The following week, The NewsHour followed up their story by highlighting a hospital in Fredericksburg, Texas (population: 10,000). Hill Country Memorial Hospital caused a horrible tragedy in 1999. A teenage boy, Quinn Kott, arrived at the hospital after suffering a stroke, but wasn't examined by a doctor until the following morning. He passed away that day. At the time, the hospital was "in the red," both employee and patient satisfaction was dwindling, and members of the community were known to find alternative sources of healthcare based on the hospital's reputation.
Like many small towns with hospitals, Hill Country Memorial was the largest employer in Fredericksburg; its success was vital to the community. After Quinn passed away, the hospital began turning itself around. They hired folks from Toyota, Southwest Airlines, and the Ritz Carlton to improve their efficiency, values, culture, and customer service. Now, it is one of the top 100 hospitals in the country. Unfortunately, Hill Country Memorial's ability to recover and excel as a healthcare provider is the exception, not the norm, in rural America. The original NewsHour episode did a better job of portraying the reality of rural healthcare: hours long travel times for people to get to appointments, inability to tend to emergency situations before the patient passes, debt, out of date equipment, lack of doctors and nurses, and myriad other problems.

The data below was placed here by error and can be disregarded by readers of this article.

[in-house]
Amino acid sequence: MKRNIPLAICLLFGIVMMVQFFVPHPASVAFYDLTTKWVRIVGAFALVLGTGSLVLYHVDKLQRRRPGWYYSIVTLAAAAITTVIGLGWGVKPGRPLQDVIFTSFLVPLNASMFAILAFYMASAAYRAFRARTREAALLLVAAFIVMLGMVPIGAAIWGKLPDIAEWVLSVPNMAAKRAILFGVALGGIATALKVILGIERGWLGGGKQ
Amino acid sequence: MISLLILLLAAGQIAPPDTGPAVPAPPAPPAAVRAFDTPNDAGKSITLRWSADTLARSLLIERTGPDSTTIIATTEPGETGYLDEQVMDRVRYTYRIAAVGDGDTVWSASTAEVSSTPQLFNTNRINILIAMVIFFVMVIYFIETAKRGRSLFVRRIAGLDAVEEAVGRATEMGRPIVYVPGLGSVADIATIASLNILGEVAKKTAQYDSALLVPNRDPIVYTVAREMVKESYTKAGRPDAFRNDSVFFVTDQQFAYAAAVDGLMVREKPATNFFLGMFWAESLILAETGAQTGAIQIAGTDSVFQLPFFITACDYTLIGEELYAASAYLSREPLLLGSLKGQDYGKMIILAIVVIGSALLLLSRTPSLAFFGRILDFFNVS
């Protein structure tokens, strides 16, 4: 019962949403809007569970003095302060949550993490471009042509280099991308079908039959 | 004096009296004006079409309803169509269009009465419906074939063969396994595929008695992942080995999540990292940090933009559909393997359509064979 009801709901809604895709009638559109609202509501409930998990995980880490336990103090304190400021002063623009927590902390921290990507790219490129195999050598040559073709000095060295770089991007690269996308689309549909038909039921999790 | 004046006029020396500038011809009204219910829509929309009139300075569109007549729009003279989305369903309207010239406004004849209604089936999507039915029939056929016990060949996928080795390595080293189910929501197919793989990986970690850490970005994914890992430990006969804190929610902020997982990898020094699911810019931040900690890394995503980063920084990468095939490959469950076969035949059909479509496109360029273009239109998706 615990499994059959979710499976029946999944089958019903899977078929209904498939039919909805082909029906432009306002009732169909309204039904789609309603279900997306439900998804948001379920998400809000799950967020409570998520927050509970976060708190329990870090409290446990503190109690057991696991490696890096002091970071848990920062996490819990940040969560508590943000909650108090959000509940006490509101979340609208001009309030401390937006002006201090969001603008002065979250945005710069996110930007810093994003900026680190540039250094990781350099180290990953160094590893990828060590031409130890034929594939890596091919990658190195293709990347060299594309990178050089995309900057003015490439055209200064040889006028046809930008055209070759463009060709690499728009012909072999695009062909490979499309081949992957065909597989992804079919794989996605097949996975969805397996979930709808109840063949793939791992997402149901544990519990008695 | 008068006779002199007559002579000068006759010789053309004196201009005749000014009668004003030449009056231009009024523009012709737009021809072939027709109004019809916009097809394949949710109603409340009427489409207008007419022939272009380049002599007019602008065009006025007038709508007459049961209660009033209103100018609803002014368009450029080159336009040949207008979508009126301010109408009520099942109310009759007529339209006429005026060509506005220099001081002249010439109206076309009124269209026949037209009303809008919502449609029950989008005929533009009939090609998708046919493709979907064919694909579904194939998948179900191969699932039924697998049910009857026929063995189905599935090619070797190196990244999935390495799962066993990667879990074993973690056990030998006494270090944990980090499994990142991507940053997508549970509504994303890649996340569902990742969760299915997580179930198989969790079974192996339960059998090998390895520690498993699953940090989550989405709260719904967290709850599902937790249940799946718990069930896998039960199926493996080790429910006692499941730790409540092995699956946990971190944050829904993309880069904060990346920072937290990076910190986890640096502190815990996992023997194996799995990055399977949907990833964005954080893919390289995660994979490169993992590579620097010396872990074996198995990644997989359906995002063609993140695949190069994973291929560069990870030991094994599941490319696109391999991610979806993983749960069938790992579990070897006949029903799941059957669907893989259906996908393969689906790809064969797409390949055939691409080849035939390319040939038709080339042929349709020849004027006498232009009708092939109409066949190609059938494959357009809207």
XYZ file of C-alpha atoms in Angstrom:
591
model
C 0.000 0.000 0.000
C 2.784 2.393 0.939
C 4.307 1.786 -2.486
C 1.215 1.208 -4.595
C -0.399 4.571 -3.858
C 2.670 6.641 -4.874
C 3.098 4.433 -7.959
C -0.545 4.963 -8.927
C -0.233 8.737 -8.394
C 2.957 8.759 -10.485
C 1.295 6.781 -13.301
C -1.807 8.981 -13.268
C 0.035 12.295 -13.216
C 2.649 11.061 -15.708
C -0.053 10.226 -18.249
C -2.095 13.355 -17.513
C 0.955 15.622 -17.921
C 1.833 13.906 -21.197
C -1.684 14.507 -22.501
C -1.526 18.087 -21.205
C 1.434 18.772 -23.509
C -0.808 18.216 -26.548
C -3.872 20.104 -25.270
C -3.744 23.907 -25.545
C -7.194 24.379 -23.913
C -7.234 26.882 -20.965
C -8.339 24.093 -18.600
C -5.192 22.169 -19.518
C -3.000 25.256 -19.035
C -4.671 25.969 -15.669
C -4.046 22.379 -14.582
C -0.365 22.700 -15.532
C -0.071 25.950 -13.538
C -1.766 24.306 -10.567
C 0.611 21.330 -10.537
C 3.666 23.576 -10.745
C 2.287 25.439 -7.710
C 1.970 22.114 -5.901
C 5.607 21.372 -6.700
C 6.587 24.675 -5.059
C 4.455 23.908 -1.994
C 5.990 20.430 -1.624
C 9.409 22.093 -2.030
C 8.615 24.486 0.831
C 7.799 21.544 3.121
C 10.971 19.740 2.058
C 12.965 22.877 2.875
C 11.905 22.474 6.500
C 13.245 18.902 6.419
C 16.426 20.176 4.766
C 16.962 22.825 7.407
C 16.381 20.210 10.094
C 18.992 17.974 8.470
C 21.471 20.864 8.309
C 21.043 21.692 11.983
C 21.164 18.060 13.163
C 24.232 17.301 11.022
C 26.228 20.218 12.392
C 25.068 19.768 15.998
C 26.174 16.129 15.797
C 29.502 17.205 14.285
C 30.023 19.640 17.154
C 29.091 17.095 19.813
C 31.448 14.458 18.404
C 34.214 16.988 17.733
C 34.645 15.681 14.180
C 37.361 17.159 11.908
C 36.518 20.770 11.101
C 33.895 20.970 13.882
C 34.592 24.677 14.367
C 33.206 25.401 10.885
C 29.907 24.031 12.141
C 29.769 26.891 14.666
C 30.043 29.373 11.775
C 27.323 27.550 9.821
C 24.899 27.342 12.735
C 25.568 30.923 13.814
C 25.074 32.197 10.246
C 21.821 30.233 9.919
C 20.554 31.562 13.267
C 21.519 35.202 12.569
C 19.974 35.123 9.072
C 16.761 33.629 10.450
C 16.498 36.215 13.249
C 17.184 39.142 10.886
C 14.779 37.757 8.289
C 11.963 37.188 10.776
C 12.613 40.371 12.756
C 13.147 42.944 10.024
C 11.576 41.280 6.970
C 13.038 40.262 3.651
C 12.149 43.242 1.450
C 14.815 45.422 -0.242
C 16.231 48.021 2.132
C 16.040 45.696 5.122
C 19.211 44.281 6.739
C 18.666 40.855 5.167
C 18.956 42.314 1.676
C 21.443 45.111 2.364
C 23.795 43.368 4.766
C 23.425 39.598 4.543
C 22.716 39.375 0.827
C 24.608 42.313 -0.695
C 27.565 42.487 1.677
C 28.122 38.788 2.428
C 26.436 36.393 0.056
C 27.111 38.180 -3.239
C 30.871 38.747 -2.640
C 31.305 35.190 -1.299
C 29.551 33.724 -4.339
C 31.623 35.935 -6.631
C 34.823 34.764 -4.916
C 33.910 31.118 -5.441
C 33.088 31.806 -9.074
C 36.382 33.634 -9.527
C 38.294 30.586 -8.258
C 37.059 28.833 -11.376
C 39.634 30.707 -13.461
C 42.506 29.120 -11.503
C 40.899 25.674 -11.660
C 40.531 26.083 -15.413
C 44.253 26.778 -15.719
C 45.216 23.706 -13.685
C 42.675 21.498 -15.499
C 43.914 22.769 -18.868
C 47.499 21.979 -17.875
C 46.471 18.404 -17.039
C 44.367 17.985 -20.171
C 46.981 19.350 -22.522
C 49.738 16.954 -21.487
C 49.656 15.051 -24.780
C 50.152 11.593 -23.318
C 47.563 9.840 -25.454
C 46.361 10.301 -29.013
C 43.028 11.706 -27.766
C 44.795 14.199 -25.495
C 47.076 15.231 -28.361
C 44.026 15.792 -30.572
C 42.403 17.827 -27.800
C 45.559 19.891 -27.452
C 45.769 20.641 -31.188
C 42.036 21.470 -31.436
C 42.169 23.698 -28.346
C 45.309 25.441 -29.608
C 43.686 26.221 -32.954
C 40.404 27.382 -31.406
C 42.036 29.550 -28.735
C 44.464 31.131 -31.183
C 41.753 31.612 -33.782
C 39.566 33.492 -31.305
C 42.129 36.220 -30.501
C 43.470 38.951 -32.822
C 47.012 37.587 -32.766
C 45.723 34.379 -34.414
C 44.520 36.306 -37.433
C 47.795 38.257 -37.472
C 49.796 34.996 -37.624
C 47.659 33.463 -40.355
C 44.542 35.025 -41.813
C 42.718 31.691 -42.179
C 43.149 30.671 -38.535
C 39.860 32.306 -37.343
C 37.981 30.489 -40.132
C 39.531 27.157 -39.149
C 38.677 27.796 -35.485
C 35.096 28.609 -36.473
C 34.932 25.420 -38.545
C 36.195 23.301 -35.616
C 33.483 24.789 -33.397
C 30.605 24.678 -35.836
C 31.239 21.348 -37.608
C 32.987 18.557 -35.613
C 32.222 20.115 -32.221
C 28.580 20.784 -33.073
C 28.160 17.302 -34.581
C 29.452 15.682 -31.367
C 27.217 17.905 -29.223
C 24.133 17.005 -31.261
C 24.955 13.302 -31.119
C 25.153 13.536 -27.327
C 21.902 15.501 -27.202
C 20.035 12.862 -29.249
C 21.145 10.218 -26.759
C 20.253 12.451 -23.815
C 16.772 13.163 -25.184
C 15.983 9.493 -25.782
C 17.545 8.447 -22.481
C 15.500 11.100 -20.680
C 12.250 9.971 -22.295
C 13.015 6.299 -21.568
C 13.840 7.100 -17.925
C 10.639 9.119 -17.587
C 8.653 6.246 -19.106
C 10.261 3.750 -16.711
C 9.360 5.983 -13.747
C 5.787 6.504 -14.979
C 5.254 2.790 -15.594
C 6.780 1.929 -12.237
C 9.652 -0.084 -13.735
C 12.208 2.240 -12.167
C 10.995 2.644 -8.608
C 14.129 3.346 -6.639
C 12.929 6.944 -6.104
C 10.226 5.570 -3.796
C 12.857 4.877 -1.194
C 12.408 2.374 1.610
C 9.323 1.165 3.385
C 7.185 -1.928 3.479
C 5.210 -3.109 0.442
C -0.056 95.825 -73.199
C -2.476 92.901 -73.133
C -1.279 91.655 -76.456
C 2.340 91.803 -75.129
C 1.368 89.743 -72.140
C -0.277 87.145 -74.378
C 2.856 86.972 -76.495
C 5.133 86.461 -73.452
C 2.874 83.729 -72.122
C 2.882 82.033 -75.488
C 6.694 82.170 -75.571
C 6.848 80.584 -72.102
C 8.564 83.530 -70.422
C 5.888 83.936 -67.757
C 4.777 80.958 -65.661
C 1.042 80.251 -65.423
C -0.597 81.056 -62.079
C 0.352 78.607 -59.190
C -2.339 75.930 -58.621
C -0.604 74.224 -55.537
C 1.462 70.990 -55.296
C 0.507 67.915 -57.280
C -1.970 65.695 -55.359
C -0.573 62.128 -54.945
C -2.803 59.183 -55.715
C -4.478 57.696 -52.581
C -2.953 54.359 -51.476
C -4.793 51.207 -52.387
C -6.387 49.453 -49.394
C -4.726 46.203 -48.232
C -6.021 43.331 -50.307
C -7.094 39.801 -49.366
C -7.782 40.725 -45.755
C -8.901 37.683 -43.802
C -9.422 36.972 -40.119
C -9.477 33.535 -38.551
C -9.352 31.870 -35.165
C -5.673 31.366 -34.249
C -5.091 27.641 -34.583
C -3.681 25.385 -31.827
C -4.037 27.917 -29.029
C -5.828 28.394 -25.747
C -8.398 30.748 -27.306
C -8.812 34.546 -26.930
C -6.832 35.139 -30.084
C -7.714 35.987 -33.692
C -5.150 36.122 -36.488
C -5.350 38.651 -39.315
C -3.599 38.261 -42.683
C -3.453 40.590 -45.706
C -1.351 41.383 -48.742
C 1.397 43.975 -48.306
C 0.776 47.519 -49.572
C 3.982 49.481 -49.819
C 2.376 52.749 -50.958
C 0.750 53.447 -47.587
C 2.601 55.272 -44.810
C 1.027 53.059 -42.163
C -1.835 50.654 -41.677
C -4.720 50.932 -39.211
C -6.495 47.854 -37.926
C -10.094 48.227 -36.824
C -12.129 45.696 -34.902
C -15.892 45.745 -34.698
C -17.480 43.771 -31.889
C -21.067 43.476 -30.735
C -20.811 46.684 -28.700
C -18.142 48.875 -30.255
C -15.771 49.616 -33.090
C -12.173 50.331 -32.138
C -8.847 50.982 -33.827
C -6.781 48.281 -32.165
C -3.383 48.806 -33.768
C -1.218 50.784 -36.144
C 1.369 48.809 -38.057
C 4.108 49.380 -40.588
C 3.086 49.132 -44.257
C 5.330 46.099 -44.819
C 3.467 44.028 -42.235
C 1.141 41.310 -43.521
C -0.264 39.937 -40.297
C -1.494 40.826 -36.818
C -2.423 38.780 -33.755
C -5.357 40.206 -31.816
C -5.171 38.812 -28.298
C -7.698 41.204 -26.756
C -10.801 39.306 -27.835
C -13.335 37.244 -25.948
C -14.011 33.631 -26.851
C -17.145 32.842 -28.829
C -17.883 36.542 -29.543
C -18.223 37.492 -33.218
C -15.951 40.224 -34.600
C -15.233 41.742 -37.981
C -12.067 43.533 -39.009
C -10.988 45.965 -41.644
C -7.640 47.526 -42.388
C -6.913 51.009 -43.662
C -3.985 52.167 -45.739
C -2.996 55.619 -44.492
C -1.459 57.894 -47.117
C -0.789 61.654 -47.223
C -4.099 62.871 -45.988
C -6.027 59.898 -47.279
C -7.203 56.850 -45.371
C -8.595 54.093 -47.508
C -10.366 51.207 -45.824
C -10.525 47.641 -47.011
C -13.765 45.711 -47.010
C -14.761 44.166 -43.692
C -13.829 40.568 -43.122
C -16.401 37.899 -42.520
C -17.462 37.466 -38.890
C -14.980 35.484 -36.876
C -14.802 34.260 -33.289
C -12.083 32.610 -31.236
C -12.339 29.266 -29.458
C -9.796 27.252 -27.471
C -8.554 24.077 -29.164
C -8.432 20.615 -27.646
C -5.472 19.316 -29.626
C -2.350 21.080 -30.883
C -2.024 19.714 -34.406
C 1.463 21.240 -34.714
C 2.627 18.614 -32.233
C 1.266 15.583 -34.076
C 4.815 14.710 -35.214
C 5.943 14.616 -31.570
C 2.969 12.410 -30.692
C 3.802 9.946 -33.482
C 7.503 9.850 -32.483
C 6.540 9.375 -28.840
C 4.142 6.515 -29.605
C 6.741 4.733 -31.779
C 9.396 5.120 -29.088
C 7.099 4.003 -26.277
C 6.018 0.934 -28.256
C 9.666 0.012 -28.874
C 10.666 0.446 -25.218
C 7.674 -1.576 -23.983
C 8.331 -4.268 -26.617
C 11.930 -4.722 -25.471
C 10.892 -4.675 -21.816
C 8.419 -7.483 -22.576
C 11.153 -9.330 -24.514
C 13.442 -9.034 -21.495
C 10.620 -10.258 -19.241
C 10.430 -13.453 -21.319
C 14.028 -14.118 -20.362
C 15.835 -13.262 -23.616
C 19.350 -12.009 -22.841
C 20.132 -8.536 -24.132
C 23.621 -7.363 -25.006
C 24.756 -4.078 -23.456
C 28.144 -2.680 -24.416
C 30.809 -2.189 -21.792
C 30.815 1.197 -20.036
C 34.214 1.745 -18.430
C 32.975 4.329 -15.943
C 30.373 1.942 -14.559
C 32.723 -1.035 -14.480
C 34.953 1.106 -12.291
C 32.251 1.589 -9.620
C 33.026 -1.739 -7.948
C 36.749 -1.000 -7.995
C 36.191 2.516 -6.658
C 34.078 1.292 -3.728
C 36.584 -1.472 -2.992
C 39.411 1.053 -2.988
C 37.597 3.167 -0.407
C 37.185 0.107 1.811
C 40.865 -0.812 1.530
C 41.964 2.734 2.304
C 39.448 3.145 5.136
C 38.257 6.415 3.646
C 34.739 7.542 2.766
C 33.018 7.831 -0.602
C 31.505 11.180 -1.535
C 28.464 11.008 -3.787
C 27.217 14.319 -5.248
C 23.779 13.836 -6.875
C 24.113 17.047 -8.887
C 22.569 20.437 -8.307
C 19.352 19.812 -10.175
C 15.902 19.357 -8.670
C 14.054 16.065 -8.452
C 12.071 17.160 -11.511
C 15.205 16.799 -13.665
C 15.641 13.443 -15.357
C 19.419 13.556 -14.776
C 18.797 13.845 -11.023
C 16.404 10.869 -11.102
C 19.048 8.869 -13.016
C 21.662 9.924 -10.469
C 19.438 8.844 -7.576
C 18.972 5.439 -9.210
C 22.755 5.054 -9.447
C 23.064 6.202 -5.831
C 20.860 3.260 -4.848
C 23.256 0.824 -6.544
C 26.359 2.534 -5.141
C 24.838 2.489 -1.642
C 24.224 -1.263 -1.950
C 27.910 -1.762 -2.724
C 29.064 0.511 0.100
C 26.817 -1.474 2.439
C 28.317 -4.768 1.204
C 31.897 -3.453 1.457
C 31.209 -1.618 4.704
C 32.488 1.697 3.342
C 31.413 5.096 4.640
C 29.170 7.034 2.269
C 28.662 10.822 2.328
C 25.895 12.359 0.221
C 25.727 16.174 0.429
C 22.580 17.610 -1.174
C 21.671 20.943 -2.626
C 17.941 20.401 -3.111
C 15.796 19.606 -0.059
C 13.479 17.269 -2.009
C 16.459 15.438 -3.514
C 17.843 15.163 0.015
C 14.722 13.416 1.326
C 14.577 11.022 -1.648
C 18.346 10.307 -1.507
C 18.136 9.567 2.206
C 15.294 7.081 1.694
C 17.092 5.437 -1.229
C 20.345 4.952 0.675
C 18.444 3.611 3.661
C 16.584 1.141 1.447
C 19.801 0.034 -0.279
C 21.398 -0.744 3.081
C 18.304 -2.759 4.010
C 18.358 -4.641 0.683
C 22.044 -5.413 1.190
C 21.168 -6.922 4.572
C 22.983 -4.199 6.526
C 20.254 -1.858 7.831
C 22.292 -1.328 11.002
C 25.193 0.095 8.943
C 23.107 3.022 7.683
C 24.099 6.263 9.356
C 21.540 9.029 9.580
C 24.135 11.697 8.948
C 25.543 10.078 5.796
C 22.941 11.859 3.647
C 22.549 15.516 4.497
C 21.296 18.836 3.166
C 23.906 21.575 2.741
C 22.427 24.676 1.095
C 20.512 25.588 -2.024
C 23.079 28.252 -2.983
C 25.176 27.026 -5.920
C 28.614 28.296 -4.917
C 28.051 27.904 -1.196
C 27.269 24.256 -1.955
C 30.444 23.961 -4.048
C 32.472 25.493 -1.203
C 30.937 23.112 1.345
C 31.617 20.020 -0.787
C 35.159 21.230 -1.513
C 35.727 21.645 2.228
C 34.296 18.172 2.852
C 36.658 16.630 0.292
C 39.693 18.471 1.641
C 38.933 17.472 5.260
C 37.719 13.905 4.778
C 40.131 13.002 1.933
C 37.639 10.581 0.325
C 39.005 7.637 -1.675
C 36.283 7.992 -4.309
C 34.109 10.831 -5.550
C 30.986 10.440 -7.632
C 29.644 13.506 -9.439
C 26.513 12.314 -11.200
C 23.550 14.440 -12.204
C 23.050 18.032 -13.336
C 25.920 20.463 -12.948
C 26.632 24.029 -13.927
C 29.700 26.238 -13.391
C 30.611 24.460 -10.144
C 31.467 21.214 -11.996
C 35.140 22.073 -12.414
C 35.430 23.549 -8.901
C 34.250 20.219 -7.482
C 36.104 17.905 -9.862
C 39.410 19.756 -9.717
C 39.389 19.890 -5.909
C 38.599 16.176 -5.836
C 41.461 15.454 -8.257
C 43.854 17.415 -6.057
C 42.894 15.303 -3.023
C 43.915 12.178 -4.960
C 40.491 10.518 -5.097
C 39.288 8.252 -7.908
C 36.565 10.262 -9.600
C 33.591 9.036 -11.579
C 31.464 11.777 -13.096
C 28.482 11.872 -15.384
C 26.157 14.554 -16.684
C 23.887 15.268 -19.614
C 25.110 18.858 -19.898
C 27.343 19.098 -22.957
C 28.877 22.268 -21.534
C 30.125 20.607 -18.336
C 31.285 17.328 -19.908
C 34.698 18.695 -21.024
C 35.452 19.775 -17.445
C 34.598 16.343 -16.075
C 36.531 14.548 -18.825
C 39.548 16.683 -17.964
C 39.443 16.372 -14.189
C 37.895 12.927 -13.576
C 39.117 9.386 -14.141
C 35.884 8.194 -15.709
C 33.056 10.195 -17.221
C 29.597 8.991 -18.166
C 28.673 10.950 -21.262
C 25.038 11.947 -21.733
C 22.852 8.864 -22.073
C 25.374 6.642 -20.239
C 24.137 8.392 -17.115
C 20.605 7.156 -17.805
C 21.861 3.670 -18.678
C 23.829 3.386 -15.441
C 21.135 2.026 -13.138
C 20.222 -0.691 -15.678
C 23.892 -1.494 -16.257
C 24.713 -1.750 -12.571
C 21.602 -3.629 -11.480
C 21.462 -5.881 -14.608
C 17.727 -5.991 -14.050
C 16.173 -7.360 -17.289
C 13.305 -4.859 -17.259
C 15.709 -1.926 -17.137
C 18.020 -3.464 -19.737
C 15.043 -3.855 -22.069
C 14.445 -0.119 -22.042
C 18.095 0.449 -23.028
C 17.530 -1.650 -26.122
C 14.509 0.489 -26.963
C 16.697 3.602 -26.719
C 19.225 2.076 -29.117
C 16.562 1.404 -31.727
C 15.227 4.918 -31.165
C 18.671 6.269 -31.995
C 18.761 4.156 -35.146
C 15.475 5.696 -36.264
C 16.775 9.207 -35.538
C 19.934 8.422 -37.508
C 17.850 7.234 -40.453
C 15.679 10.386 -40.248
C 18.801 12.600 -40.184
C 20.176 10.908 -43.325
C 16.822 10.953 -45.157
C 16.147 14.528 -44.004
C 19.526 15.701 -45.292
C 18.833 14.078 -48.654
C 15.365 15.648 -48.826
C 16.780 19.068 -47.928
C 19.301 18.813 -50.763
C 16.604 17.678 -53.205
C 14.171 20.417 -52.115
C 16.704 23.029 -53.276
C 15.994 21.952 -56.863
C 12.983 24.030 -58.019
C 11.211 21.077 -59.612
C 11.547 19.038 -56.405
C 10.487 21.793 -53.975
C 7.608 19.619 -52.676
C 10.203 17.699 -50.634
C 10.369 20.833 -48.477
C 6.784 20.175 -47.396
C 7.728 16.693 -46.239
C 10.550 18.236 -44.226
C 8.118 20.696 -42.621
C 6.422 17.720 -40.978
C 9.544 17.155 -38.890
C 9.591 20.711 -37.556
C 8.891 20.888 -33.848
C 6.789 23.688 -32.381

But the ACA fixed America's healthcare problems right? Maybe? No? (See this previous post to learn that it depends.)
During NPR's report, Maggie Elehwany, also from the National Rural Health Association, said that she has concerns about a repeal of the ACA, but "We want to make sure that they understand that the well intentions of the ACA have really fallen short and may actually be exacerbating the hospital-closure crisis." A repeal could be extremely damaging, but that doesn't mean that our healthcare laws wouldn't bear improvement.
Where the ACA fell short, some states are trying to find their own solutions. In an effort to improve the scarcity problem of healthcare professionals, an Alabama law offers tax incentives for physicians who live and work in rural areas. Now, The Anniston Star reports, there is a bill in the works to expand the incentive. The bill would offer a $5,000 annual income tax credit to doctors and physicians in rural areas for 10 years, slightly expanding the current incentive (which only lasts 5 years and is only offered to physicians). Rising costs of medical school, increasing retirement of older doctors, and the promise of a higher pay in the city are all contributing to dwindling access to healthcare in rural Alabama. Only 2 of 54 rural counties in the state do not have a health professional shortage, that means that 52 counties are facing shortages. Wayne Rowe, CEO of Quality of Life Health Services, says that scarcity of professionals is the "main challenge" of his clinics and "'any kind of incentive would be beneficial.'"
So, what is rural America saying about healthcare? The ACA isn't bad, it's just not nearly enough. Elehwany got it just right, "We are not mad at Republicans or Democrats. We're mad at Republicans and Democrats." Maybe she was just speaking for rural hospitals, maybe she was speaking for the whole country.